As a young child I was fascinated with the expression “eyes are the windows to a soul”, I thought about it many times, what it really means. I watched people, how their eyes changed with different emotion, how sometimes an emotion could be conveyed through eyes without a single word. It has become one of my favorite subjects, especially in surrealism.The eyes mean many different things to me, knowledge, your highest power, spirit, soul, an observer within us. Eyes turned in many different directions meeting in the middle also represent self-awareness to me, seeking wisdom and expanding your own vision to seek beyond what you may know or understand.

The eye as a symbol has been around almost as long as man has been drawing. Different cultures and societies have incorporated the eye as a symbol of knowledge, providence , and divine direction. The eye is a powerful symbol representing not only the search for wisdom but also the need for protection from a higher power that watches from above.

History

Many cultures have used the eye as a symbol. In ancient myths, the eye is associated with a higher vision. According to Gerald Massey, author of “Ancient Egypt – The Light of the World,” “The eye was a great emblem of great magical and protecting power.” The eye of Horus symbolized the moon and the eye of Sut symbolized the sun. In India, the Eye of Siva is known as an all-seeing eye. During the Renaissance, the eye was a symbol for magic. According the Charles Vail, author of “The Ancient Mysteries and Modern Masonry,” in Masonry, the all-seeing eye symbolizes the “sight that annals time and space”. In other words, the eye represents “higher clairvoyance”. In the Lodge of the Masons, the eye also symbolizes the “Omniscience of God.” On the American dollar bill, it represents a guiding, protective force.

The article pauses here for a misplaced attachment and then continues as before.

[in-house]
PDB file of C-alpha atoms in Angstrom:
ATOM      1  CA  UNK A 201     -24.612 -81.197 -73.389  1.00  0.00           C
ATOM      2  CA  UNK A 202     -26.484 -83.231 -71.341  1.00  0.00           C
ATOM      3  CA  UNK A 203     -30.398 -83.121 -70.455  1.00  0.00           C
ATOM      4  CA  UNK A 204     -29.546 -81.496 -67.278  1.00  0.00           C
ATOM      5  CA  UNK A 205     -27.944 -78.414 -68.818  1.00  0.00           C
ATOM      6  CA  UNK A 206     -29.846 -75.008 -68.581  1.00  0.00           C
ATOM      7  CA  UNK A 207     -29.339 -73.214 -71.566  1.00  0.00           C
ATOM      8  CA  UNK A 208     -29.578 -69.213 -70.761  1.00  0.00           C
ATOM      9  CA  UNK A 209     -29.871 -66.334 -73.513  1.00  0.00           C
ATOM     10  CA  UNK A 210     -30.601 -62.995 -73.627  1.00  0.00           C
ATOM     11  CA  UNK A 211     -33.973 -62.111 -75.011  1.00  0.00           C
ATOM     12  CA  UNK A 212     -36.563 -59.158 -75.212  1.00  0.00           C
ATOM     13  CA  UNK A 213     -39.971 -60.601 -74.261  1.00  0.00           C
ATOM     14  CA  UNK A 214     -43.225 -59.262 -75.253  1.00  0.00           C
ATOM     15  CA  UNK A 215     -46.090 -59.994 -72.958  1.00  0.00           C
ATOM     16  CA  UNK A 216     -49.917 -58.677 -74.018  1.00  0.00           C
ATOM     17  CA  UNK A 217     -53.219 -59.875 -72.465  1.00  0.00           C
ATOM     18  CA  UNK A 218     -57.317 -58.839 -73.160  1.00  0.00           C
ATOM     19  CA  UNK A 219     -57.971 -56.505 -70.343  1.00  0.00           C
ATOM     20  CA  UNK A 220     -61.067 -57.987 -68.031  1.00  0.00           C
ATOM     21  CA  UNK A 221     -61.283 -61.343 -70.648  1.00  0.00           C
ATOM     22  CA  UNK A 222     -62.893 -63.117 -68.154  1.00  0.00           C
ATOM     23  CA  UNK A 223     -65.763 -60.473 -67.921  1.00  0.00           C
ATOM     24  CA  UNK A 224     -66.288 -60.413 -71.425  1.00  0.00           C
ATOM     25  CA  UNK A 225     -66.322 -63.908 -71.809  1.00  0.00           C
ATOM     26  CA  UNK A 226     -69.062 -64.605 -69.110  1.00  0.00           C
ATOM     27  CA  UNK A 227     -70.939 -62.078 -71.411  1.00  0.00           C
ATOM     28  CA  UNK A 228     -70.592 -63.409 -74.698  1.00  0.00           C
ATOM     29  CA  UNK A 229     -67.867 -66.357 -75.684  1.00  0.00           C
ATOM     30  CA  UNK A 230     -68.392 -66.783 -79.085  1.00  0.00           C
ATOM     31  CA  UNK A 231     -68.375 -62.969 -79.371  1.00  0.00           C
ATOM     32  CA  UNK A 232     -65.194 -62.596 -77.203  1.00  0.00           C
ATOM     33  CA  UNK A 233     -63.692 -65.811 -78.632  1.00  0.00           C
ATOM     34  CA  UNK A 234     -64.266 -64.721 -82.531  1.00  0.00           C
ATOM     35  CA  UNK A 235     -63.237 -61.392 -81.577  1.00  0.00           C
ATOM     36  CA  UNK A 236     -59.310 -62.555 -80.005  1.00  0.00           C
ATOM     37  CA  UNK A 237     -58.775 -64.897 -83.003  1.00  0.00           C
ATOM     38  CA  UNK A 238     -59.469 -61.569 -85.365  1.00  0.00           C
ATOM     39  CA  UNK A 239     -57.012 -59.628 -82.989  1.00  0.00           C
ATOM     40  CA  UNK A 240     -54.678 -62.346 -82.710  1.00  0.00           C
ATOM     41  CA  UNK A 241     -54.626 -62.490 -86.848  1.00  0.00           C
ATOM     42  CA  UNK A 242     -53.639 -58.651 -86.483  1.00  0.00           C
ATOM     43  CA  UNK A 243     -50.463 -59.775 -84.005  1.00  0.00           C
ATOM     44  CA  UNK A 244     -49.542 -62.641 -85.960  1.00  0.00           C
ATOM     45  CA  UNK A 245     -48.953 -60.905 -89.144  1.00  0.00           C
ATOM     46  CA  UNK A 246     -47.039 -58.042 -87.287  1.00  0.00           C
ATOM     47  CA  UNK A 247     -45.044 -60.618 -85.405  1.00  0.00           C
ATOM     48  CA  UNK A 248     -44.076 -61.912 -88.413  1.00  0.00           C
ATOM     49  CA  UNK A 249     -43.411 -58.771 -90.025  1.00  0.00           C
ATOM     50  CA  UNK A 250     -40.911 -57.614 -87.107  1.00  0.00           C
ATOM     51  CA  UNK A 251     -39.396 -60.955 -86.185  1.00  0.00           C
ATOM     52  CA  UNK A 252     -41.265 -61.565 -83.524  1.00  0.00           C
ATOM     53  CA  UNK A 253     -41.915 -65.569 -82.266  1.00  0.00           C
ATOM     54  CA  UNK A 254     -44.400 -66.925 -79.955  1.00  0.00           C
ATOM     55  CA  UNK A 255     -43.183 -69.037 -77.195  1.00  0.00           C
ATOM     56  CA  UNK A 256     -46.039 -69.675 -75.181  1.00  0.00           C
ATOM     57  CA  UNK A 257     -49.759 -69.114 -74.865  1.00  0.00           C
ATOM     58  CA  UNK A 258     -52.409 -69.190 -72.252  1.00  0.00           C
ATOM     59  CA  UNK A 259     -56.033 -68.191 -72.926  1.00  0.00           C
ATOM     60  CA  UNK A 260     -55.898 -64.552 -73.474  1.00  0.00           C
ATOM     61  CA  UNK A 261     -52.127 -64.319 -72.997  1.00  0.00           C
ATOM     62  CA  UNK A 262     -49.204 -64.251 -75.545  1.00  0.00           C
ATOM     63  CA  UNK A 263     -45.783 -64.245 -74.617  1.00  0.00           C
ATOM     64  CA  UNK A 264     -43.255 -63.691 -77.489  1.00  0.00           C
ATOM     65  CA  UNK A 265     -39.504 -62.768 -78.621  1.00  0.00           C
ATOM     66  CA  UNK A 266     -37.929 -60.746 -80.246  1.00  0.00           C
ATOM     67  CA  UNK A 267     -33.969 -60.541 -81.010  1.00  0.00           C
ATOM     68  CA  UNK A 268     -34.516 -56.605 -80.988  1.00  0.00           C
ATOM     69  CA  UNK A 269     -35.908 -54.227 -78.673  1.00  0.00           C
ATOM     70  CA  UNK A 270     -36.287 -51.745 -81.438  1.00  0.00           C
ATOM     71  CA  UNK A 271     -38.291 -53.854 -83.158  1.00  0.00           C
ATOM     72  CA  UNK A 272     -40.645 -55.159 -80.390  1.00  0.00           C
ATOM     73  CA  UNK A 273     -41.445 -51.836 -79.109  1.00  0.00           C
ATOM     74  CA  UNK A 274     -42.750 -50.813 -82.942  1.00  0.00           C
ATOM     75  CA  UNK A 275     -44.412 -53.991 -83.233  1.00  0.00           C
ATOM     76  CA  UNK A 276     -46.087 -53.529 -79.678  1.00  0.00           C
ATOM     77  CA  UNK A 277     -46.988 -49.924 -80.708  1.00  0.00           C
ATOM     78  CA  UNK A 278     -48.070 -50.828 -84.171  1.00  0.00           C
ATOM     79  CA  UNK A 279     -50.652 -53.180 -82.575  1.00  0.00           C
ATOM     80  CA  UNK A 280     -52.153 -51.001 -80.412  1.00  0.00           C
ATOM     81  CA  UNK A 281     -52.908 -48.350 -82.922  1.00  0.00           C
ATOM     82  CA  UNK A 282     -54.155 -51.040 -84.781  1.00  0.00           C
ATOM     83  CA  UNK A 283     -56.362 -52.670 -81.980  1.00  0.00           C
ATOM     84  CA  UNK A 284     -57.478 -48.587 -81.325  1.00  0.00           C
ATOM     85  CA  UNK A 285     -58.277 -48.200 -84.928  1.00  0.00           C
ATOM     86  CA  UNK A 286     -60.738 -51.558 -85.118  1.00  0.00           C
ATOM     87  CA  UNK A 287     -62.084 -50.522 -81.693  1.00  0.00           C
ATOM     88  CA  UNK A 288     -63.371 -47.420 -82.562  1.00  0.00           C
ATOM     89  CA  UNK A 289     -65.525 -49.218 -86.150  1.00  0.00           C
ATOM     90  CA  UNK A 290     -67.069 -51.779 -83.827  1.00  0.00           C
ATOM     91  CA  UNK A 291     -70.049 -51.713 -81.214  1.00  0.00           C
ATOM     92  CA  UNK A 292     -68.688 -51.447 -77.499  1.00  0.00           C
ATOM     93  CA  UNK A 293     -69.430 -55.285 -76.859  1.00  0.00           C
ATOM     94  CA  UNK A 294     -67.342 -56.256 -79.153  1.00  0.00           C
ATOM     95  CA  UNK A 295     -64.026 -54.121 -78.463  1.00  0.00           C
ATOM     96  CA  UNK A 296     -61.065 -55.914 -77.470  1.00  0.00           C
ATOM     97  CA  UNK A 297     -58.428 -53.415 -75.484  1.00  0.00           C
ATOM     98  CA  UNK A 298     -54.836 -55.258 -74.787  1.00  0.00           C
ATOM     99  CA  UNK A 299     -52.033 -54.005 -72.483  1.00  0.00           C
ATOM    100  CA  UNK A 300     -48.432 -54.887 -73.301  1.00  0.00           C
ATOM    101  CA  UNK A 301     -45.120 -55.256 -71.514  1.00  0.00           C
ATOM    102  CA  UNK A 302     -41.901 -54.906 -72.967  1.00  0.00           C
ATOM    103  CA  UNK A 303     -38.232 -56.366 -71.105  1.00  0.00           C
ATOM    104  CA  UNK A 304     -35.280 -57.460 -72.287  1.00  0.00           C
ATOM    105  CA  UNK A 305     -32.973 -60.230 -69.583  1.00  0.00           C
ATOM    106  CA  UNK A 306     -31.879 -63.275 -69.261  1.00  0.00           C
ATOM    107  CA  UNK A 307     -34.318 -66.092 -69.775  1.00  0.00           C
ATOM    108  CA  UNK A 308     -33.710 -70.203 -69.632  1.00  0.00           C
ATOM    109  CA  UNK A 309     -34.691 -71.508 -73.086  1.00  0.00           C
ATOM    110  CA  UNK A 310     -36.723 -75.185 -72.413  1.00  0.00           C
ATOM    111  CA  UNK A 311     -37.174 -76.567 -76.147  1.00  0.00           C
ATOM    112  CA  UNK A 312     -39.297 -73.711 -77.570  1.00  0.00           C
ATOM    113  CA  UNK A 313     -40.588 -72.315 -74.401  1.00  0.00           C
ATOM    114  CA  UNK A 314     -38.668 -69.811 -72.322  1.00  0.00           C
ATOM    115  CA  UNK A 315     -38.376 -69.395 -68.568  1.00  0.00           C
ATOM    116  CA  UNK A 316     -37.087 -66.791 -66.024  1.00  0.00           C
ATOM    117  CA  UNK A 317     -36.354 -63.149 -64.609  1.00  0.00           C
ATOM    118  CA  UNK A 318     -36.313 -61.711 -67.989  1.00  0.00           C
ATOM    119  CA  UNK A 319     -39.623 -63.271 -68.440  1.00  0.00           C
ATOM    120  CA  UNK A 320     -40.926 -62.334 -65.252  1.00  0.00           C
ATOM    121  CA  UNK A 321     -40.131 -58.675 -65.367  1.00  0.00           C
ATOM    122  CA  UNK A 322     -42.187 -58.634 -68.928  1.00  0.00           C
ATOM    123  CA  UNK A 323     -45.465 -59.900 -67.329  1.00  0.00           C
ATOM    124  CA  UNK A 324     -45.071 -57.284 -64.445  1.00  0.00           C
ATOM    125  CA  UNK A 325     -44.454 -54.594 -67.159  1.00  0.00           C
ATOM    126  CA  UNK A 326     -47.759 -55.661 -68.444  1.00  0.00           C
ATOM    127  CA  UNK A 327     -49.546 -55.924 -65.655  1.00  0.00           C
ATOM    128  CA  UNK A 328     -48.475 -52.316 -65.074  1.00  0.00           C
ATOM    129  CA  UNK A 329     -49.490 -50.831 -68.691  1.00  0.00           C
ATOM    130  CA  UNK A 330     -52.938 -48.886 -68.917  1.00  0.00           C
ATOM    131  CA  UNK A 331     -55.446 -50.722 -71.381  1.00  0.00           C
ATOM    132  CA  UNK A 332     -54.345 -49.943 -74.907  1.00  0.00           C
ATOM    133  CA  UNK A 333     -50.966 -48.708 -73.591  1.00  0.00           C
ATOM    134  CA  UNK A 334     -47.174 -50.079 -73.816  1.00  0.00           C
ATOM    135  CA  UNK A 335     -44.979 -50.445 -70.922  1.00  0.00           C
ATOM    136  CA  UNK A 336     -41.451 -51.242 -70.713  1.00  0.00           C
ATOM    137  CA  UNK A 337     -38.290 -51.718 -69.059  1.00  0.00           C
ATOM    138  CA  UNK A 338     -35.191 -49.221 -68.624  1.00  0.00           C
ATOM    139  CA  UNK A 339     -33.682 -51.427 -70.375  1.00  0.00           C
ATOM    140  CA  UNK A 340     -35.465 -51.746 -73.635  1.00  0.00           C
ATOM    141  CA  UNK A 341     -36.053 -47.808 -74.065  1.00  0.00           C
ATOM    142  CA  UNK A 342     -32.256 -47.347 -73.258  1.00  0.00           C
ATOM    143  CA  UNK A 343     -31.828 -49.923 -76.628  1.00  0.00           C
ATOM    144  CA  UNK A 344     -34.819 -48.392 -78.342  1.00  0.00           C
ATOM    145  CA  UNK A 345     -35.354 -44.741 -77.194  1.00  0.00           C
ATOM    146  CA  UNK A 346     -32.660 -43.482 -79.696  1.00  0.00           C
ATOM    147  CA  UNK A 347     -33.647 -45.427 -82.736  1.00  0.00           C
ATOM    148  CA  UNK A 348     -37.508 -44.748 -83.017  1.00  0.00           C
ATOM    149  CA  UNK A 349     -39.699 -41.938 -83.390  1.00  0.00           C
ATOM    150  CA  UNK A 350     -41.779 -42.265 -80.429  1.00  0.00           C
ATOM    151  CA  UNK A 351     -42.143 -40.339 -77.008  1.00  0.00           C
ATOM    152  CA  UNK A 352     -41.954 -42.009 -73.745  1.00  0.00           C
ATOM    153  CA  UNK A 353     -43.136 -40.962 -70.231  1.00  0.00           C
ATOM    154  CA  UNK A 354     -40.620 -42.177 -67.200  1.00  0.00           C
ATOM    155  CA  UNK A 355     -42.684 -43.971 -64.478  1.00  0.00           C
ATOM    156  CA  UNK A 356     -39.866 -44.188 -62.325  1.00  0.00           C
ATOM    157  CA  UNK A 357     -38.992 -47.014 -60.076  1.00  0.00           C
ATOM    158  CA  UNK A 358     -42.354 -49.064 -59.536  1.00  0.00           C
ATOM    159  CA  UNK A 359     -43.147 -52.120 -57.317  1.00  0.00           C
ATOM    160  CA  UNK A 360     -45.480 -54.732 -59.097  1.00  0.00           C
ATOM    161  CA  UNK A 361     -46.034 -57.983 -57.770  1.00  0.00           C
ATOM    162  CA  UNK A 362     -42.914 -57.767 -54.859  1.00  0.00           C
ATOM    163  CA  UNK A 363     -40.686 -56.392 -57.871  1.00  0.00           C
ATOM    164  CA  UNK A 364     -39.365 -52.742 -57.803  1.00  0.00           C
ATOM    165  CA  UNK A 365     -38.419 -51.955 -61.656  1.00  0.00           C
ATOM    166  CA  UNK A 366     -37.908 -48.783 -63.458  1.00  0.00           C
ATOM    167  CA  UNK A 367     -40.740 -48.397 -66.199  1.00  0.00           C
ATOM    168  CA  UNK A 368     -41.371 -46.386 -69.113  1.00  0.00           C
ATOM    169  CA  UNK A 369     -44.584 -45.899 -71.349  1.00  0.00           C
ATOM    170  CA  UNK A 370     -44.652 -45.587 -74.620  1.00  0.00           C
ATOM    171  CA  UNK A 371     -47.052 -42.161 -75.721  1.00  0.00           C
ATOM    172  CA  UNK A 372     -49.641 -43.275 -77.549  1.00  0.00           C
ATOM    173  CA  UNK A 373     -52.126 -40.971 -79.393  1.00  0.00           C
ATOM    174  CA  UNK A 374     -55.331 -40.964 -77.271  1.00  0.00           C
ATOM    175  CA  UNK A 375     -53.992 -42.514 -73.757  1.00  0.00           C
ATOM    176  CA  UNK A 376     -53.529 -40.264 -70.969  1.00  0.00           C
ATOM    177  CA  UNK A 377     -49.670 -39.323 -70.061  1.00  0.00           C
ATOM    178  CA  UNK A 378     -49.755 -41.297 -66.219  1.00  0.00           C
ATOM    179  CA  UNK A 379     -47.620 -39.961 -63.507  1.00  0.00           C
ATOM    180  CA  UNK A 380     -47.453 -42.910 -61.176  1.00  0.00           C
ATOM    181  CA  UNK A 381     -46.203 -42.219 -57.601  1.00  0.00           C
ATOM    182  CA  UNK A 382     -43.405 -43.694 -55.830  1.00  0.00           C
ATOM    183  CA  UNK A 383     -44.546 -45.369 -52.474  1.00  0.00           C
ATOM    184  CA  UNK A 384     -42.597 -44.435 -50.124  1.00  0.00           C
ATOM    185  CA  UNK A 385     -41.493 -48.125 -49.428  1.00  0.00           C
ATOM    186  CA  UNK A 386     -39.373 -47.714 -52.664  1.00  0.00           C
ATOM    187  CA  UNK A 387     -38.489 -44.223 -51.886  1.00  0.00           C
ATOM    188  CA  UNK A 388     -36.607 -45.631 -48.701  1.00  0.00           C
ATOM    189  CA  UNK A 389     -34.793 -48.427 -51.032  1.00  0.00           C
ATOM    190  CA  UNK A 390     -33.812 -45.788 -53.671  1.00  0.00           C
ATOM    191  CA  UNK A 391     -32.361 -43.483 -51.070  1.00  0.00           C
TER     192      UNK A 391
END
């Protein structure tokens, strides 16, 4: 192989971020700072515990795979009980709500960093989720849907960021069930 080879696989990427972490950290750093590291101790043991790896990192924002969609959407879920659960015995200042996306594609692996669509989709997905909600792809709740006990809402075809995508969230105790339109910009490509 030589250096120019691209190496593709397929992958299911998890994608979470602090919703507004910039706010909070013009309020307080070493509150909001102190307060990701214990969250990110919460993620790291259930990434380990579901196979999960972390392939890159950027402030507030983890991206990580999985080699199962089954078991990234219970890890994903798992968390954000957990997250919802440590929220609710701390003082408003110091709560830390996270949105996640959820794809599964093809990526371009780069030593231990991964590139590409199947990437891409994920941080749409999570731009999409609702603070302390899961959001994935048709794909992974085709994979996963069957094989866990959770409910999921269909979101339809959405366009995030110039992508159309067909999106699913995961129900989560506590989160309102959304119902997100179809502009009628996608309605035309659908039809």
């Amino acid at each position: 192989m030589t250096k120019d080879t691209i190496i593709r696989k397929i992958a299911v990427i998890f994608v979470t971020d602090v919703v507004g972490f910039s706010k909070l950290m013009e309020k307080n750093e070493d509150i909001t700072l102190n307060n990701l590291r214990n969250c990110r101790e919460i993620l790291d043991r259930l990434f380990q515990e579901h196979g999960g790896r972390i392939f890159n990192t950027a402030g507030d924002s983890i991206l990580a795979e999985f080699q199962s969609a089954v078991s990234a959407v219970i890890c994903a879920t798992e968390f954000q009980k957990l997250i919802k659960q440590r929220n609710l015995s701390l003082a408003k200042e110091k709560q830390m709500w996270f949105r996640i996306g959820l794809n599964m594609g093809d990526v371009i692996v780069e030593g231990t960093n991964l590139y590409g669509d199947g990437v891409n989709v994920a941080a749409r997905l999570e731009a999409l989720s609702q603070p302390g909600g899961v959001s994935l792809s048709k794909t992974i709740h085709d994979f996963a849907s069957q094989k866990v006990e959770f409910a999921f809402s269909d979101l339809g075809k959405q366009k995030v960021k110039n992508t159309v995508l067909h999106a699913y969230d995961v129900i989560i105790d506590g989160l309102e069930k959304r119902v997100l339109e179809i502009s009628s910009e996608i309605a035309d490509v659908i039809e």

The Facts

The eye has been used as a symbol for thousands of years. It appears in ancient hieroglyphics and it is still used today. It is commonly used because it is recognizable in all societies regardless of language. The Eye of Horus is one of the most recognizable eye symbols in the world. Another one of the most popular symbols of the eye can be seen on the American dollar bill. This eye is known as the Eye of Providence. The words “Annuit Coeptis,” written above the eye, mean “favor” and “endeavor” respectively, which can be translated to mean providence favoring American endeavors.

Function

The symbol of the eye might mean different things to different cultures, but it is almost always associated with knowledge, foresight, power and/or protection. The eye itself is a powerful organ and all kinds of sight and knowledge are valuable. The symbol of an eye represents this significance. Divine guidance is also represented with an all-seeing eye.
Significance
• The significance of the symbol of the eye remains in the function of the eye and the importance what and how we view things. In addition, many societies function under the notion that they are guided by a higher power, symbolized with a single eye watching over creation.